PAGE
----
Releasing Shame Around Your “Neediness”

Releasing Shame Around Your “Neediness”

I’ve talked to SO MANY of you amazing souls this week and one of the biggest concerns I’ve noted from my Anxious and Fearful Avoidant followers, is their unwillingness to express their needs and desires to their partner in fear of appearing too “needy”. This honestly breaks my heart because:

A) There is nothing wrong with having “needs”. Every human has needs and communicating them to your partner is essential in maintaining a healthy relationship.

B) Not communicating your needs due to fear of appearing “too much” or “too needy” only breeds resentment, passive aggressive behavior, relationship disastisfaction, and most importantly, self-neglect.

By not acknowledging and communicating your needs, you’re subconsciously sending a message to yourself that someone else’s needs are more important than yours…And that you’re willing to ignore your needs or suppress them in order to make sure that others are happy and comfortable.

But really, if you’re Anxious or Fearful Avoidant, the real reason you’re afraid to express your needs is because you have an underlying fear of abandonment and/or betrayal. And therefore feel that if you “ask for too much” then you will eventually push your partner away.

Now here’s the thing, anxious and avoidant types generally tend to be attracted to each other (due to reasons I’ll explain in a later post), but what ends up happening is that they end up in this push/pull dynamic because Anxious and Fearful Avoidants need a more consistent amount of closeness and connection, where as Dismissive Avoidants need more space and freedom. So therefore, in order to keep our more avoidant partners happy, anxious types will usually be the ones to neglect and sacrifice their own needs in order to keep the relationship afloat.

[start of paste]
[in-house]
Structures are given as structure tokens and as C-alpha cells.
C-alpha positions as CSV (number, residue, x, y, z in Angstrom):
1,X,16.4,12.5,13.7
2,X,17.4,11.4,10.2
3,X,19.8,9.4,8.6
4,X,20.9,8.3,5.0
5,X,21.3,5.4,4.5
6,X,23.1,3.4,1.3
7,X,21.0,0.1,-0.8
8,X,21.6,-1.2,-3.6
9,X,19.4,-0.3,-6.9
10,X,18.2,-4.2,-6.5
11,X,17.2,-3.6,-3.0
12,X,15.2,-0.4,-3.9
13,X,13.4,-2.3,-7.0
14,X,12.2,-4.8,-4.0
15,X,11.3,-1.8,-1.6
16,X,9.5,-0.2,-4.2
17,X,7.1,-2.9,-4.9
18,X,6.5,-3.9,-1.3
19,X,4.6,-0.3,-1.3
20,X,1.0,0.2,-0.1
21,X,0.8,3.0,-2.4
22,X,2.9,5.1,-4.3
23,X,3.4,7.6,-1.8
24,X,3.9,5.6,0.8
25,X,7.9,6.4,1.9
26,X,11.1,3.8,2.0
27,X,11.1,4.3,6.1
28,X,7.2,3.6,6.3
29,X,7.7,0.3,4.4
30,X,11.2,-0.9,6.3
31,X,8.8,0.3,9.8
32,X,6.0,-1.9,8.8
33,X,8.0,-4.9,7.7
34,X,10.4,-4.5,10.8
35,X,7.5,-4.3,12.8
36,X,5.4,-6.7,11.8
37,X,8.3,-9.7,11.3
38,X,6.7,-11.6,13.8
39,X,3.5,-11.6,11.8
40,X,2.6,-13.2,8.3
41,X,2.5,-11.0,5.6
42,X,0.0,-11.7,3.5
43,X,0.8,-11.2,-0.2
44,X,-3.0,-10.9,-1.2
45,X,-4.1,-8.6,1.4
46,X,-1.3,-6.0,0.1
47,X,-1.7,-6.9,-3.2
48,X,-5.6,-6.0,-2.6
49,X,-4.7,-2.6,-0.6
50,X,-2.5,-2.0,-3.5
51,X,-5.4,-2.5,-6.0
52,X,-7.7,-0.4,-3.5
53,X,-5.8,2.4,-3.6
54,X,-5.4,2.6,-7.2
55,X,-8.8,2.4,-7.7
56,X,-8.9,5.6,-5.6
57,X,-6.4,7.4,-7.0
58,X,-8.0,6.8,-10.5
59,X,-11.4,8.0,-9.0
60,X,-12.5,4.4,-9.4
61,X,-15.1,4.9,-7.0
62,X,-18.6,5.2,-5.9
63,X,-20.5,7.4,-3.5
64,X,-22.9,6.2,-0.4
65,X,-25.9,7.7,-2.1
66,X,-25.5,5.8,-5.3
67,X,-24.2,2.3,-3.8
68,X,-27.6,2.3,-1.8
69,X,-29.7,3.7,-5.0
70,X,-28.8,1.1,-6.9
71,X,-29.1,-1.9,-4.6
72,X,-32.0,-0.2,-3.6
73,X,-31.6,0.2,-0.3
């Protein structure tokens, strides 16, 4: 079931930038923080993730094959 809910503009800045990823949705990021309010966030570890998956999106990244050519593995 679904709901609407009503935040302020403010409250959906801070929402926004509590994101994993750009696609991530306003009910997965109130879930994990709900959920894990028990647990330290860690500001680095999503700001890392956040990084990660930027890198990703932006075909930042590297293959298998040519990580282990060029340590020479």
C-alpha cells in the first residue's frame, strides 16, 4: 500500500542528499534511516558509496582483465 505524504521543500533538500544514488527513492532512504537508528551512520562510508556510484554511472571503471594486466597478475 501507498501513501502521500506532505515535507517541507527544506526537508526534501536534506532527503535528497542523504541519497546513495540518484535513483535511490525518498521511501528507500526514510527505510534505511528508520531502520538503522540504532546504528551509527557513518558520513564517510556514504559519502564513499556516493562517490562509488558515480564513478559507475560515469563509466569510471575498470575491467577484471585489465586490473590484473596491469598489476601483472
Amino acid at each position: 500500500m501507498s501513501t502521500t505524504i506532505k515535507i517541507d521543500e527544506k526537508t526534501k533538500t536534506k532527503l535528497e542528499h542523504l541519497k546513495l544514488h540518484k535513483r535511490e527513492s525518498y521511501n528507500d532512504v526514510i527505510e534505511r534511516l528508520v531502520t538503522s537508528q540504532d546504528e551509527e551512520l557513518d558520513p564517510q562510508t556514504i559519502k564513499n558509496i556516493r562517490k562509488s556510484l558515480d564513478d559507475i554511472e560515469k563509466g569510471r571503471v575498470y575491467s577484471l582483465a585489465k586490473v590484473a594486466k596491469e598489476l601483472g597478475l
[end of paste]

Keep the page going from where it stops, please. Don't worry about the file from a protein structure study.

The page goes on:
It’s important to note that Anxious and Fearful Avoidant Attached individuals generally do have more needs than other attachments styles, so learning to meet some of those needs yourself (incase other’s can’t fulfill that for you) is a vital part of your healing process. However, another really important part of healing is to accept and honor your needs!

For some clarity, here is a short description for general needs of each Attachment Style:

Anxious Attachment: You have a general need for deep connection, closeness, communication, attention, validation, consistency, reliability, stability, reassurance & transparency!

Fearful Avoidant (aka Anxious-Avoidant): You also have the same needs as the anxious type, but you also desire a good amount of freedom and independence.

Dismissive Avoidant: You have a general need for space, independence, flexibility, freedom to engulf yourself in work and/or hobbies for long amounts of time.

This is why it’s crucial to know and really understand you and your partners attachment style so that you know each other’s needs, and most importantly, not take it personally when the other expresses their needs to you.

Lastly, I will say that it can be really difficult to authentically express your needs when you’re with someone that dismisses it, rejects it, criticizes it or gets defensive.

If this happens:

  1. Make sure you pay attention to how you’re communicating this need. Tone and language are really important.
  2. If your partner is not able to meet these needs, learn ways to meet them yourself & to self-soothe in healthy ways (This is where therapy or coaching can be of help).
  3. If you’re unsatisfied with the little amount of effort your partner is making to meet your needs, then also seeking help from a professional can be useful. Either your partner consciously makes an effort to compromise or you have to accept the reality that they aren’t going to change.

I want you to know that there are people out there that are willing to meet your needs. Trust me, I’ve had multiple experiences in this arena! And generally these types of more compromising people tend to have a primary or secondary secure attachment.

We can (and should!) always learn ways of becoming more self-sufficient and secure, however it’s vital to remember that having needs is normal and necessary for every human relationship. You might just have more needs than others, and that’s OK.

Neediness shame can go f%*K itself.